A different hypothesis points to mechanical damage to the corneal epithelium secondary to ocular surface or systemic diseases. The combination of friction and an irregular surface provides attachment sites for filaments. The breakdown of the intact basal epithelium and persistent mucus plaque further prevents healing and re-epithelialization.4

Corneal filaments stain well with rose bengal and lissamine green, and these additional dyes may help the clinician better locate and treat mild, early, or subtle filaments.2

The filaments can, and should be removed at the slit lamp with forceps; however, recurrence is common.2 If the base of the filament is not completely removed recurrence is highly likely.6

Related: Why meibography can be a game-changer in treating dry eye

Patients with corneal filaments experience long-term relief and resolution only by identifying and treating the underlying inflammation and insult to the ocular surface and corneal epithelium.

Ongoing therapies for these patients include on- and off-label usage of anti-inflammatory topical drugs such as corticosteroids, Xiidra, or Restasis (cyclosporin, Allergan).6 More obstinate cases may require atypical therapies such as autologous serum, N-acetylcysteine drops, or amniotic membrane.5-7 Other therapies include bandage contact lenses, including scleral contact lenses.3

Mucomyst or N-acetylcysteine is a mucolytic agent designed to help patients with respiratory issues and excessive mucus production. Conversely, a 2013 Cochrane review in cystic fibrosis found no benefit of this therapy.8 An unusual use of this medication is in the treatment of paracetamol (acetaminophen) overdose by enhancing the metabolism of acetaminophen by the liver.1 Interestingly, it is also being studied for its psychiatric effects in conditions such as autism, Alzheimer's disease, and traumatic brain injury.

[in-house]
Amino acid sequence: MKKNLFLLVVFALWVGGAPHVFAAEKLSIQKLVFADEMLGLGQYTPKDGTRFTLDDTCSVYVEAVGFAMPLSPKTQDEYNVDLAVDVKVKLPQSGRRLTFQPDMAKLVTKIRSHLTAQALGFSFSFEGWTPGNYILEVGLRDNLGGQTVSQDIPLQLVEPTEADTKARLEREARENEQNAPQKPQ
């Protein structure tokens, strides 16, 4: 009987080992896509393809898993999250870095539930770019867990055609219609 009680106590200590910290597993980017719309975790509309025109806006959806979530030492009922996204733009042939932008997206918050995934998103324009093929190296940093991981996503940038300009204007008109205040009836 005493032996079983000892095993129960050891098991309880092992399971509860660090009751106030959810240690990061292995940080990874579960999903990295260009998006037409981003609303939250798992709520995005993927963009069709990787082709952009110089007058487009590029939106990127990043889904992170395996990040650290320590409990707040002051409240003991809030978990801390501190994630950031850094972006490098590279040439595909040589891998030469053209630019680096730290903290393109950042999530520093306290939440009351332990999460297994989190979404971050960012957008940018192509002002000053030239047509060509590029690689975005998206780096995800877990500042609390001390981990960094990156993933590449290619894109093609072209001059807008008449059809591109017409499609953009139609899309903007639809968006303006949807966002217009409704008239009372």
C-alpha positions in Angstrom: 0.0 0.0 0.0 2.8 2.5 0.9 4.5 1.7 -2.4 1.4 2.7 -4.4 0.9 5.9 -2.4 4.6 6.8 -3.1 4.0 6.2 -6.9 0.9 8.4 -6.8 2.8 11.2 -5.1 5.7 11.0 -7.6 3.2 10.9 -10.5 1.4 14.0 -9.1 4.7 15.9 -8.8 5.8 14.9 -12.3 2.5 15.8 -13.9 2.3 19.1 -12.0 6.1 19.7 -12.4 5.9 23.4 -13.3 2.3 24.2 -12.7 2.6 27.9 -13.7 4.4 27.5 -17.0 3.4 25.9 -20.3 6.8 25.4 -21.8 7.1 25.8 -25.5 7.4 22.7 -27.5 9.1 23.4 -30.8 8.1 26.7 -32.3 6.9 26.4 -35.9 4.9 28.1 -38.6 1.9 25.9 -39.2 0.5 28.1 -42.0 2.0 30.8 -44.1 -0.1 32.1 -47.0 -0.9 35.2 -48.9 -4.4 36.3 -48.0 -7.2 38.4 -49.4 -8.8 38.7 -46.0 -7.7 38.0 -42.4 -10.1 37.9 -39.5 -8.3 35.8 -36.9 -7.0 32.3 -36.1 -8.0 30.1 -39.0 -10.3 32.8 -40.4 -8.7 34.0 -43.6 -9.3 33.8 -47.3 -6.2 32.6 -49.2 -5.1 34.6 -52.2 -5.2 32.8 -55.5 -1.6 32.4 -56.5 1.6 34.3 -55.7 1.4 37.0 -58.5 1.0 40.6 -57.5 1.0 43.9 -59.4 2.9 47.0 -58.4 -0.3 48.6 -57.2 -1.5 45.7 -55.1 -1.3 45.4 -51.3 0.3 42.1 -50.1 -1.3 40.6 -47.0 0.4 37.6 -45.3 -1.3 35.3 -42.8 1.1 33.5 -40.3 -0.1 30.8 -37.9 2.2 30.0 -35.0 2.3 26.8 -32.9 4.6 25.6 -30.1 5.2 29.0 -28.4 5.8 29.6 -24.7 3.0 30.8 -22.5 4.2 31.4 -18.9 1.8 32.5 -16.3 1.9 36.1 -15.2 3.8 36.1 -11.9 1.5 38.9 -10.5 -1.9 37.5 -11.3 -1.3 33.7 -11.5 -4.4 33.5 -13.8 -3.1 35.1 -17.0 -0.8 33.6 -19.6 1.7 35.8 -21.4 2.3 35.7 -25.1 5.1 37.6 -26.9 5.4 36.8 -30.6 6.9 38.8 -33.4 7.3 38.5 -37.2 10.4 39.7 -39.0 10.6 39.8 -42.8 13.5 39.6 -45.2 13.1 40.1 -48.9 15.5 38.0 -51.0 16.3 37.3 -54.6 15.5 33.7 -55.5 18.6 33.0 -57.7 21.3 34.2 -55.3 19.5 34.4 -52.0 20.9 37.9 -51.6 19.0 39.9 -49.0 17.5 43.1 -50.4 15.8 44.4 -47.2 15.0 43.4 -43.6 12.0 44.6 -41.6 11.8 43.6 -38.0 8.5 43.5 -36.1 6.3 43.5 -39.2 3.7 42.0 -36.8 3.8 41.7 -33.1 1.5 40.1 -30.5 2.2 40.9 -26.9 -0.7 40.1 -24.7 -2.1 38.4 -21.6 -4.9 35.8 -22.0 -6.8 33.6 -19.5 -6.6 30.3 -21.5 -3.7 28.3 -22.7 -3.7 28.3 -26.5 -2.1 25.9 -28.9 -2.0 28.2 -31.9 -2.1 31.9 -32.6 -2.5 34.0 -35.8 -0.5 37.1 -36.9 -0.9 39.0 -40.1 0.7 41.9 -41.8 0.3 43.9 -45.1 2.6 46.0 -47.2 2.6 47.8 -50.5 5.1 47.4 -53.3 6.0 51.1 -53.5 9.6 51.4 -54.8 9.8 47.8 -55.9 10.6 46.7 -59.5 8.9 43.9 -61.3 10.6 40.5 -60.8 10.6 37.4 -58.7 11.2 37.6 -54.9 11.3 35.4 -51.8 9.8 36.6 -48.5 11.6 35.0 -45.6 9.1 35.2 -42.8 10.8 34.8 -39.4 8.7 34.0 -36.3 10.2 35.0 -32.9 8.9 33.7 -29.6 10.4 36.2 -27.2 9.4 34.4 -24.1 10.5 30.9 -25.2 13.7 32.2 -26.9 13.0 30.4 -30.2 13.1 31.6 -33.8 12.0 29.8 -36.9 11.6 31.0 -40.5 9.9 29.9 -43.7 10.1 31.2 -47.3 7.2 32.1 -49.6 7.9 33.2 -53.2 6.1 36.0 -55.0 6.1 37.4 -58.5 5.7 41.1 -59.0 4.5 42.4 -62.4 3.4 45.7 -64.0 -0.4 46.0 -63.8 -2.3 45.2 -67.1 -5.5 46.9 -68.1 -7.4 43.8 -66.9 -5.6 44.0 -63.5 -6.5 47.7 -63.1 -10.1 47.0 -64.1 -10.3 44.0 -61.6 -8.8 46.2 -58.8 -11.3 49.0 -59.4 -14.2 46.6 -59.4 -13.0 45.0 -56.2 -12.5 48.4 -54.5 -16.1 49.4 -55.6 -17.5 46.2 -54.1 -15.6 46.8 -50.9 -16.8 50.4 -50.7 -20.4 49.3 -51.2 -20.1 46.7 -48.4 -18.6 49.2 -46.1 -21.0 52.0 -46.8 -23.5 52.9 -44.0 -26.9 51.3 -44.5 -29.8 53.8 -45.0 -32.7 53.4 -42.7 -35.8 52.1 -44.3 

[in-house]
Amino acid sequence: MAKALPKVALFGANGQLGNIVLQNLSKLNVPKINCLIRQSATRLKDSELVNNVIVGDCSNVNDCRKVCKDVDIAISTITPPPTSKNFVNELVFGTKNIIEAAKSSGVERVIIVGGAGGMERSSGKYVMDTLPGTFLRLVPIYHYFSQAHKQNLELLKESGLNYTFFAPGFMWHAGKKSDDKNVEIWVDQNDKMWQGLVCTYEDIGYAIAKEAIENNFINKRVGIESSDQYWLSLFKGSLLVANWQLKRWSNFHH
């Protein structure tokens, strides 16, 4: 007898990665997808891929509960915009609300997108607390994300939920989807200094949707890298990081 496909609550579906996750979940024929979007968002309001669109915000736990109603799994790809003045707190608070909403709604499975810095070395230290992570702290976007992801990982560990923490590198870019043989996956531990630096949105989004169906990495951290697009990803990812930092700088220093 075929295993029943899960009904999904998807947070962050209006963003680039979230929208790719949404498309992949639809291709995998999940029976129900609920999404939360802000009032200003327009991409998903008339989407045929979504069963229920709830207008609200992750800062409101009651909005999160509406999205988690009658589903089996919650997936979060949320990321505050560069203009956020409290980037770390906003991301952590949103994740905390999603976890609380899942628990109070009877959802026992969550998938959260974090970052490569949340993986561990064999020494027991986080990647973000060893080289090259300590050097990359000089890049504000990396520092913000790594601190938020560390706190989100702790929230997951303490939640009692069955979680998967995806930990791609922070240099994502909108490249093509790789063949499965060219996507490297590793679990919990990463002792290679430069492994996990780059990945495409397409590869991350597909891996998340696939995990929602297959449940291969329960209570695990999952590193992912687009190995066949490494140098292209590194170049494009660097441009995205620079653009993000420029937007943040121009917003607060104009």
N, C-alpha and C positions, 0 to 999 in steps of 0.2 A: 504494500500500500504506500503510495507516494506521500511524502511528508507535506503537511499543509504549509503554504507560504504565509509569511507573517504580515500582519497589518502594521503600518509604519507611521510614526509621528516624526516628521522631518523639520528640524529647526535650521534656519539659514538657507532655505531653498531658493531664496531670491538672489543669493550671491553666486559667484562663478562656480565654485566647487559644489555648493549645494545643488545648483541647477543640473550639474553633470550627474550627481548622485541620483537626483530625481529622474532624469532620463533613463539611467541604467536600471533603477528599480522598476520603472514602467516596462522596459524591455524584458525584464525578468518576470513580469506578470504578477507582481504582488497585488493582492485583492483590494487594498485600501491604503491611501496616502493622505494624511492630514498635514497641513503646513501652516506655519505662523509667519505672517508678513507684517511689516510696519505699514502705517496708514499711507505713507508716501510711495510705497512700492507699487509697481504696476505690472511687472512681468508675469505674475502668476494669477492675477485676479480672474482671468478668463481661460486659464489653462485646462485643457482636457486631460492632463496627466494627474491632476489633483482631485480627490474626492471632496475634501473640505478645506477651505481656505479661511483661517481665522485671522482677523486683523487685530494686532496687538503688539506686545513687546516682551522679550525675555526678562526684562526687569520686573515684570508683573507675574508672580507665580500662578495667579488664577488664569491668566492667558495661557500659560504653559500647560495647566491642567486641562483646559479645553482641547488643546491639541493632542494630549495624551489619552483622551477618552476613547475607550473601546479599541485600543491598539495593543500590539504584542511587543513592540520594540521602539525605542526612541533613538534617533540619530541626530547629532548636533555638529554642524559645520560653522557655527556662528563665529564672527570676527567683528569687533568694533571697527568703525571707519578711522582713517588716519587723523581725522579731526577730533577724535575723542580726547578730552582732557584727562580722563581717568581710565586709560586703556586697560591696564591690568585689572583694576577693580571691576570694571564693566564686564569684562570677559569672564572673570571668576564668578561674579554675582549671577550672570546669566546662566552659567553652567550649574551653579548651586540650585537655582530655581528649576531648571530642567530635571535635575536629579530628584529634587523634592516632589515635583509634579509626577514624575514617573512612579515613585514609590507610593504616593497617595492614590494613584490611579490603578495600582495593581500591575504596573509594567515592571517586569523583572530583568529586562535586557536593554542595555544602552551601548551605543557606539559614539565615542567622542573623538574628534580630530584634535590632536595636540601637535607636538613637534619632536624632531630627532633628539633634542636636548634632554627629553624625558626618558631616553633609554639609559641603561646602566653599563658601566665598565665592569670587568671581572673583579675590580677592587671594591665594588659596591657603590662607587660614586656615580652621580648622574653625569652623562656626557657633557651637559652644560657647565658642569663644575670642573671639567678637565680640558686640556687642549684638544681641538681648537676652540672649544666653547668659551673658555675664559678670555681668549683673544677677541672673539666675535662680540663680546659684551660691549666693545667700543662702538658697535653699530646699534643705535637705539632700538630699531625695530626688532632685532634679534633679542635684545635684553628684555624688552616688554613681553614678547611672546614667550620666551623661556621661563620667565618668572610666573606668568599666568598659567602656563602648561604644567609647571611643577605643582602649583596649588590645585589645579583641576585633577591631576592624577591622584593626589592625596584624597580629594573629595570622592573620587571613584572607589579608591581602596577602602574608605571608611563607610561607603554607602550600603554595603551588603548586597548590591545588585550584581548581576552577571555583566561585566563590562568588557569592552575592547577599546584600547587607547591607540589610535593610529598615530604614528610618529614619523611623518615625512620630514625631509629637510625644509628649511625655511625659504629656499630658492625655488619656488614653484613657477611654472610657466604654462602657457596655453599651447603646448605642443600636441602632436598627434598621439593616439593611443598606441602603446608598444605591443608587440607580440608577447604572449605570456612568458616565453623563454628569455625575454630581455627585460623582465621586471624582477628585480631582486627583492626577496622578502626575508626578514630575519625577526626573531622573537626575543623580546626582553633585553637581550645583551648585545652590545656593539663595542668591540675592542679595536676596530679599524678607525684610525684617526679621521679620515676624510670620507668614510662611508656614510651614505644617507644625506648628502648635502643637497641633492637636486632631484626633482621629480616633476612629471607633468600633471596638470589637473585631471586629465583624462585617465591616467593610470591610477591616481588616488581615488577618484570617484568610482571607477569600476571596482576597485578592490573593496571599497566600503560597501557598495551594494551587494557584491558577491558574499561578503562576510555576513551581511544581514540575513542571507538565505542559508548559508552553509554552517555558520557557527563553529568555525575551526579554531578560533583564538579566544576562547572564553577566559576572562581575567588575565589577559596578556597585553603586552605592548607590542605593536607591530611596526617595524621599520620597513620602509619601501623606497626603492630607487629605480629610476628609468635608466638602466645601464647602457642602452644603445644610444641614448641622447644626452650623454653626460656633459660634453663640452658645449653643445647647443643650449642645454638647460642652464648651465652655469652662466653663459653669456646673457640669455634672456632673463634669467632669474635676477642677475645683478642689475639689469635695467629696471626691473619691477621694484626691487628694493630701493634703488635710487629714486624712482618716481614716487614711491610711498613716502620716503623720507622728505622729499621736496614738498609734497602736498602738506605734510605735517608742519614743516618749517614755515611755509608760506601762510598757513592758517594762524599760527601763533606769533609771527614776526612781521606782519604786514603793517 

When treating a patient with filamentary keratitis, control the inflammation completely with both short-term and long-term therapies. Include integrated care with other specialties such as rheumatology and primary care help to treat the whole patient, not just the ocular manifestations.

After the inflammation stabilizes, provide an adequate environment for the corneal epithelium to heal and restructure. This include maximizing tear film volume and reducing frictional forces and external stressors. Additional treatment options are advancing technologies such as amniotic membranes and prosthetic environments (such as scleral lenses). Therapeutic alternatives like autologous serum and mucolytic agents are also useful tools in these chronic and sometimes recalcitrant cases.



1. Acetadote Package Insert. Cumberland Pharmaceuticals. Available at: https://www.accessdata.fda.gov/drugsatfda_docs/label/2006/021539s004lbl.pdf. Accessed 4/20/18.

2. Bron AJ, de Paiva CS, Chauhan SK, Bonini S, Gabison EE, Jain S, Knop E, Markoulli M, Ogawa Y, Perez V, Uchino Y, Yokoi N, Zoukhri D, Sullivan DA. TFOS DEWS II pathophysiology report. Ocul Surf. 2017 Jul;15(3):438-510.

3. Boston Sight. BostonSight PROSE Treatment Information for Patients and Doctors. Available at:

http://www.bostonsight.org/Content/Files/public/BostonSight_PROSE_Information_for_Patients_and_Doctors_current.pdf. PDF. Accessed 4/20/18.

4. Mannis MJ, Holland EJ, Gensheimer WG, Davidson RS. Chapter 85: Filamentary Keratitis. In: Cornea: Fundamentals, Diagnosis and Management. Vol 1. 4th ed. Elsevier; 2017:1025-1029.

5. Pachigolla G, Prasher P, Di Pascuale MA, McCulley JP, McHenry JG, Mootha VV. Evaluation of the role of ProKera in the management of ocular surface and orbital disorders. Eye Contact Lens. 2009 Jul;35(4):172-5.

6. Pentapati M, Shah S. Filamentary keratitis: A case series. Int J Scientific Res Pub. 2015 Mar;5(3):1-7.

7. Read SP, Rodriguez M, Dubovy S, Karp CL, Galor A. treatment of refractory filamentary keratitis with autologous serum tears. Eye Contact Lens. 2017 Sep;43(5):e16-e18.

8. Tam J, Nash EF, Ratjen F, Tullis E, Stephenson A. Nebulized and oral thiol derivatives for pulmonary disease in cystic fibrosis. Cochrane Database Syst Rev. 2013 Jul 12;(7):CD007168.

9. Tanioka H, Yokoi N, Komuro A, Shimamoto T, Kawasaki S, Matsuda A, Kinoshita S. Investigation of the corneal filament in filamentary keratitis. Invest Ophthalmol Vis Sci. 2009 Aug;50(8):3696-702.